IBM Monochrome Display Adapter
The Monochrome Display Adapter (MDA, also MDA card, Monochrome Display and Printer Adapter, MDPA) is IBM's standard video display card and computer display standard for the PC introduced in 1981. The MDA does not have any pixel-addressable graphics modes. It has only a single monochrome text mode (PC video mode 7), which can display 80 columns by 25 lines of high resolution text characters or symbols useful for drawing forms.
IBM Monochrome Display and [parallel] Printer Adapter (MDA)
|Entry-level||IBM MDA, Control Systems Artist 1, Hitachi HD6845SP, UMC UM6845|
|Successor||Hercules Graphics Card, Enhanced Graphics Adapter|
Based on the IBM Datamaster's display system, the standard IBM MDA card uses the Motorola 6845 display controller and is equipped with four kilobytes (kB) of video memory. The MDA's high character resolution (sharpness) is a feature meant to facilitate business and wordprocessing use: Each character is rendered in a box of 9×14 pixels, of which 7×11 depicts the character itself (the other pixels being used for space between character columns and lines). Some characters, such as the lowercase "m", are rendered eight pixels across.
The MDA has the following character display attributes: Invisible, underline, normal, bright (bold), reverse video, and blinking. Some of these attributes can be combined, so that e.g., bright, underlined text can be produced. The theoretical total screen display resolution of the MDA is 720×350 pixels. This number is arrived at through calculating character width (nine pixels) by columns of text (80) and character height (14 pixels) by rows of text (25). However, the MDA cannot address individual pixels; it only works in text mode, limiting its choice of display patterns to 256 characters. The character patterns are stored in ROM on the card and the character set cannot be changed from the hardware code page 437. The only way to simulate "graphical" screen content is through ASCII art.
Because of the lack of pixel-addressable graphics, MDA owners cannot play most graphics-based games. At least one game, IBM's One Hundred And One Monochrome Mazes ("Amazing fun for the whole family"), requires MDA. Code page 437 has 256 characters (0-255), including the standard 95 printable ASCII characters from (32-126), and the 33 ASCII control codes (0-31 and 127) are replaced with printable graphic symbols. It also includes another 128 characters (128-255) like the aforementioned characters for drawing forms. Some of these shapes appear in Unicode as box-drawing characters. The characters are also used in early PC games such as early BBS door games, or games like Castle Adventure by Kevin Bales.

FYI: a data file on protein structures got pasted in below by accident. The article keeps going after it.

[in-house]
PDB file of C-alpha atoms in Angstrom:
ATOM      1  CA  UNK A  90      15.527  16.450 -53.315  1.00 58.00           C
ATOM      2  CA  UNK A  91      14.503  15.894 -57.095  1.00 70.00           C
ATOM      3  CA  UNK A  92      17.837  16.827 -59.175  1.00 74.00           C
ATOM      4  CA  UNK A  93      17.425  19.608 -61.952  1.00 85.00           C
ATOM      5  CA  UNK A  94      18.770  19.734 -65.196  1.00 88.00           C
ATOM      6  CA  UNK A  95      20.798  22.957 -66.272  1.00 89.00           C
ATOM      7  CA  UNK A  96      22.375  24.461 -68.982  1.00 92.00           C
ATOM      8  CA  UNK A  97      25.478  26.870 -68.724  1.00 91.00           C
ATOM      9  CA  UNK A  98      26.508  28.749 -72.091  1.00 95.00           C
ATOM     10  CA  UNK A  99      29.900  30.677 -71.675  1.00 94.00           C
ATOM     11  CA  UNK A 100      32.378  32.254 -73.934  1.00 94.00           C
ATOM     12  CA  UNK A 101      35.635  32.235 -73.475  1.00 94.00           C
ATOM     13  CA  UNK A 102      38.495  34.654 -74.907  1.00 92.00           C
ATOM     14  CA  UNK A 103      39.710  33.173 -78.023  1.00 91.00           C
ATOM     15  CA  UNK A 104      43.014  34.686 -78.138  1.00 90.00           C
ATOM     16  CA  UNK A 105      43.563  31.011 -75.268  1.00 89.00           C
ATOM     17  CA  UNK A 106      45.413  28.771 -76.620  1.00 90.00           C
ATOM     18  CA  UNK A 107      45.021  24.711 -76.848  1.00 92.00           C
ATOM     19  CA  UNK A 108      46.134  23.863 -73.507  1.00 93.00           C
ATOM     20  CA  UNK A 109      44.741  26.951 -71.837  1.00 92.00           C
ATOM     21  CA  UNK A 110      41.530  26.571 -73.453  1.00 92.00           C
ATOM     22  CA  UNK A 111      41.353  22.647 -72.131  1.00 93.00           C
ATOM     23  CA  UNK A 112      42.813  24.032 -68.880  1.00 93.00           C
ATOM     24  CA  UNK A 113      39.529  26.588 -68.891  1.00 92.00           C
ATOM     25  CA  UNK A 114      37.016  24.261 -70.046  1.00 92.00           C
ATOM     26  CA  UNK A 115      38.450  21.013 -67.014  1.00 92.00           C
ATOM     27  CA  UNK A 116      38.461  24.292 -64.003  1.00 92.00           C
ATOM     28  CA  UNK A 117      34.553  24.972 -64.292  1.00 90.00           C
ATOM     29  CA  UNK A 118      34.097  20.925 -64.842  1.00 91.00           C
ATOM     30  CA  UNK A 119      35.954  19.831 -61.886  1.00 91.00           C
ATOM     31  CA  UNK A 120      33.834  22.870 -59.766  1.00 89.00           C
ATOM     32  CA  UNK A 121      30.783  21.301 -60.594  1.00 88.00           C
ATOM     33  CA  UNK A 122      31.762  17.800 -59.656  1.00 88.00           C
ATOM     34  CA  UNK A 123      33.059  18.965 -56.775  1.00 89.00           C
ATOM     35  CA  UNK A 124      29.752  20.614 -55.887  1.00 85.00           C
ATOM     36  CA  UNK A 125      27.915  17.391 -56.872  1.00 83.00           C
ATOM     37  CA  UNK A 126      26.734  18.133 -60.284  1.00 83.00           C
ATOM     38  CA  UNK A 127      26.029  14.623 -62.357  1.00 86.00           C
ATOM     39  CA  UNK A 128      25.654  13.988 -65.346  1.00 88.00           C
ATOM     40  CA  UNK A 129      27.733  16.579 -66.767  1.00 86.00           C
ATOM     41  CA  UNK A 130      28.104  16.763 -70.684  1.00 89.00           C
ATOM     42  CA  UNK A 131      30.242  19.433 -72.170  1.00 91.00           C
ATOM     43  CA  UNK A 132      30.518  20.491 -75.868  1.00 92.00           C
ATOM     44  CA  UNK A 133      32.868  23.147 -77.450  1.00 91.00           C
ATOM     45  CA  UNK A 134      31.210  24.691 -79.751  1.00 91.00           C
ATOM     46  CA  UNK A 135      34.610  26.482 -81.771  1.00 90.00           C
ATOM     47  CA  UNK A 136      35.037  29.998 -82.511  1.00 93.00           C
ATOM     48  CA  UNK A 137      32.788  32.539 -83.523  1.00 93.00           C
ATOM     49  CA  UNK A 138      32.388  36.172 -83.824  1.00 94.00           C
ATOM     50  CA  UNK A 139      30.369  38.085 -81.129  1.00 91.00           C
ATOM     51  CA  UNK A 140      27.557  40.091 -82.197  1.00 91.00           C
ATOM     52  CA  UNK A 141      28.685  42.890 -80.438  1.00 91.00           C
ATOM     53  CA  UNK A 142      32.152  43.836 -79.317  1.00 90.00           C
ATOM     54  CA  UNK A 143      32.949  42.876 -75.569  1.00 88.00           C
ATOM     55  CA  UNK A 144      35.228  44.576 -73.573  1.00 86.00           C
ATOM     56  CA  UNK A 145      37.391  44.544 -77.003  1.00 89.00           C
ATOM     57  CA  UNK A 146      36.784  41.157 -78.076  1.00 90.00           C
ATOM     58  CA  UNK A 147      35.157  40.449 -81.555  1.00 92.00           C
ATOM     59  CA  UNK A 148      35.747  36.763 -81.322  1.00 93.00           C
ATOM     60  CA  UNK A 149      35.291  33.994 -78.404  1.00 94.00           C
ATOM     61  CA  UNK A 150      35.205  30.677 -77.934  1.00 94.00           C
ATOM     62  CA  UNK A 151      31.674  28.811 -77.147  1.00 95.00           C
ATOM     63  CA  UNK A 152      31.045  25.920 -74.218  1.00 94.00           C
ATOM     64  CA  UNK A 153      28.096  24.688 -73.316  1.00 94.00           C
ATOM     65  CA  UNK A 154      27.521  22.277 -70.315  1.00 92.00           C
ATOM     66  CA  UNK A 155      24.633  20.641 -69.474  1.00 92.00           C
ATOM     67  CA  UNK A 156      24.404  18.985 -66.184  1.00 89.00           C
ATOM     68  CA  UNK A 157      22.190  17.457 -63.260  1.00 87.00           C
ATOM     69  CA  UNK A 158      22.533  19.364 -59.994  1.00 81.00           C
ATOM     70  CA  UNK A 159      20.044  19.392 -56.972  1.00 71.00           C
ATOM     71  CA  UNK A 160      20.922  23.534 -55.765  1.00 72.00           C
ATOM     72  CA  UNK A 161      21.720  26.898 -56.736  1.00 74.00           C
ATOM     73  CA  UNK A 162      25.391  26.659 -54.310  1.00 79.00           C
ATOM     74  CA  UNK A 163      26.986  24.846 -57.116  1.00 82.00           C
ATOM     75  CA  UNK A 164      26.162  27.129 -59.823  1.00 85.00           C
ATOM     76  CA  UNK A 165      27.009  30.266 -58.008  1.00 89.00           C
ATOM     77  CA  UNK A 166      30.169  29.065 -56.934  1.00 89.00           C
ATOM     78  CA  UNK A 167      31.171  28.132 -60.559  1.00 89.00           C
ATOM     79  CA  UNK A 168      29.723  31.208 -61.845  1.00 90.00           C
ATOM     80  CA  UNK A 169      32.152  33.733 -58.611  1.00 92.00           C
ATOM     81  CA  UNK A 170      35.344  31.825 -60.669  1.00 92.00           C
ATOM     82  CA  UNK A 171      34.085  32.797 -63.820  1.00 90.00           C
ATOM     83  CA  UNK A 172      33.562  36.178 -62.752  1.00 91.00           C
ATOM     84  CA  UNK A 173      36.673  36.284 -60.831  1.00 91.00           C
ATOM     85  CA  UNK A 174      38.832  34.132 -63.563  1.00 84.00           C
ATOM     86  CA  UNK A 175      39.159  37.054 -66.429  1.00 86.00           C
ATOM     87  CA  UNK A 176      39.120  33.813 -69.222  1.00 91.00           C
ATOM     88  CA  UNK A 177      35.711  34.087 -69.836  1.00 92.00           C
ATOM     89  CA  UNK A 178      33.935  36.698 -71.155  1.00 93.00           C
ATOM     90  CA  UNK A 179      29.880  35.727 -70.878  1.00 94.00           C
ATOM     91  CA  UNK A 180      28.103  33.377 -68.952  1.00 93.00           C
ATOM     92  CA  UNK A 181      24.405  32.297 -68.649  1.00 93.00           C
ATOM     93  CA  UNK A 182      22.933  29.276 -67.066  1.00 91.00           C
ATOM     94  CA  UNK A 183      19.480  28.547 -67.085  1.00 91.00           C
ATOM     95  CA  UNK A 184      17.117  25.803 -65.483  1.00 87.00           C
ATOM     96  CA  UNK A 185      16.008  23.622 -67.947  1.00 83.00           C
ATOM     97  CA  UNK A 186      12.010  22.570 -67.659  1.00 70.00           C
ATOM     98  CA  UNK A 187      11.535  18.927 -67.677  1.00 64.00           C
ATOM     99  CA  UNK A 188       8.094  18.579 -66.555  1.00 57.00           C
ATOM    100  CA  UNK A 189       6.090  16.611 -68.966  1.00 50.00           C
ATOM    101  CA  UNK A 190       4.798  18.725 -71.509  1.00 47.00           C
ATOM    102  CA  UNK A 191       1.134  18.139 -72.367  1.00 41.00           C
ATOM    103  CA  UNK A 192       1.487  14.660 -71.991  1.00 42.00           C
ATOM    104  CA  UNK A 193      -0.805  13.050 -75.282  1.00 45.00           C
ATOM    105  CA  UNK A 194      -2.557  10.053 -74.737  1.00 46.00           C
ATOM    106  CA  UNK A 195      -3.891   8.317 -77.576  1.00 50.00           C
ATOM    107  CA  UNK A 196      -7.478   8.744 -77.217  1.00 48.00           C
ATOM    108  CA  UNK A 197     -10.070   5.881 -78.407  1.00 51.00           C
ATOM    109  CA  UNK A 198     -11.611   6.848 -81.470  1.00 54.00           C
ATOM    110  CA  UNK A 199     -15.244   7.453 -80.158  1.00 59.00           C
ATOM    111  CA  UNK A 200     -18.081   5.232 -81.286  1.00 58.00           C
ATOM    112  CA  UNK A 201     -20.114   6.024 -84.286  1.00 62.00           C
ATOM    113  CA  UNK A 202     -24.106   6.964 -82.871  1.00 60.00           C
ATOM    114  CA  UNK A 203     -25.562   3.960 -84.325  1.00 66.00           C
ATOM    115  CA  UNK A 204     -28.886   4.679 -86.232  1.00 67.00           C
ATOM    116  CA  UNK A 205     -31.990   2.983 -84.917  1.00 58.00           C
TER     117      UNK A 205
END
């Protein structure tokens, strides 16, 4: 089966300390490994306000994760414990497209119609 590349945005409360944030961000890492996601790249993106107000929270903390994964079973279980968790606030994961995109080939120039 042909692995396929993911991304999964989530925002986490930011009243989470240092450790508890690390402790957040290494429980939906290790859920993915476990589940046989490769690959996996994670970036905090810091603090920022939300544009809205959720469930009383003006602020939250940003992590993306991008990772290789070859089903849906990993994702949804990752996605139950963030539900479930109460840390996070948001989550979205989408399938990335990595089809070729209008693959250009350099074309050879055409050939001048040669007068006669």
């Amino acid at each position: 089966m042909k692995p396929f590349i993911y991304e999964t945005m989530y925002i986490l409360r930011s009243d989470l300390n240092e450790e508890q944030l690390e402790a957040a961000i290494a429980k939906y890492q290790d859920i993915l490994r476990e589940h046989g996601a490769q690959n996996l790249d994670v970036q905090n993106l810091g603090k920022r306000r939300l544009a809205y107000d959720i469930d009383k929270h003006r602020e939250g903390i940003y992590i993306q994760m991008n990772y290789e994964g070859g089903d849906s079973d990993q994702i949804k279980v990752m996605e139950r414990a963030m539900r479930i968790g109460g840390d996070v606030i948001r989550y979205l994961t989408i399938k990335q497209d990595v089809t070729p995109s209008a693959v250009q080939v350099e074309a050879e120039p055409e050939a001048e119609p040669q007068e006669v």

IBM's original MDA includes a parallel printer port (hence its original name of "Monochrome Display and Printer Adapter"), thus avoiding the need for a separate parallel interface on computers fitted with an MDA.
- 80×25 characters with a 9×14 pixel font (effective resolution of 720×350)
- 4 intensity level combinations (for text and background) for each character cell
Pin numbers (looking at socket):
|8||Horizontal Sync (+)|
|9||Vertical Sync (-)|
|Resolution||720h × 350v|
Early versions of the MDA board have hardware capable of outputting red, green and blue TTL signals on the normally unconnected video connector pins, theoretically allowing an 8-color display with a suitable monitor. The registers also allow the monochrome mode to be set on and off. No (widely) published software exists to actually control the feature.
There were two commonly available competing display adapters:
- For PC users requiring bitmapped graphics and/or color, IBM offered its Color Graphics Adapter (CGA, also CGA card), launched at the same time as MDA. CGA was much less popular than MDA at first; the lower resolution of its text mode characters (as compared to MDA) and absence of a printer port, which was included on the original MDA card, made CGA cards less attractive for business use. PC Magazine reported in June 1983 that while "the IBM monochrome display is absolutely beautiful for text and wonderfully easy on the eyes, but is limited to simple character graphics. Text quality on displays connected to the color/graphics adapter ... is at best of medium quality and is conducive to eyestrain over the long haul".
- Introduced in 1982, the non-IBM Hercules Graphics Card offers both an MDA compatible high resolution text mode and a monochrome graphics mode. It can address individual pixels, and display a black and white picture of 720×348 pixels. This resolution is better than even the highest monochrome resolution CGA cards can offer. Thus, even without a color capability of any kind, the Hercules adapter's offer of monochrome graphics without sacrificing MDA-equivalent text quality made it a more desirable choice for many.
- Adapters exist to convert MDA into VGA for upgrading to LCD. Using a GBS-8219 with the video signal (to G) and the horizontal sync (to H/CS) and vertical sync (to V); set to a RGB(D), and Sync Separate(HV).
- Bradley, David J. (September 1990). "The Creation of the IBM PC". BYTE. pp. 414–420. Retrieved 2 April 2016.
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- IBM Personal Computer Hardware Library: Technical Reference (Revised edition, 1983)
- There are four possible combinations of values for the 'Intensity' and 'Video' pins, but not all monitors will display them as four distinct intensity levels.
- Wilton, Richard (1987). Programmer's Guide To PC And PS/2 Video Systems. Microsoft Press. p. 51. ISBN 1-55615-103-9.
- "IBM 5150 - early version". Minuszerodegrees.net. Retrieved 2014-08-30.
- "VGA Legacy". vgamuseum.info. Archived from the original on June 29, 2014.
- Curran, Lawrence J., Shuford, Richard S. (November 1983). "IBM's Estridge". BYTE. pp. 88–97. Retrieved 19 March 2016.CS1 maint: multiple names: authors list (link)
- Fastie, Will (June 1983). "The Graphical PC". PC Magazine.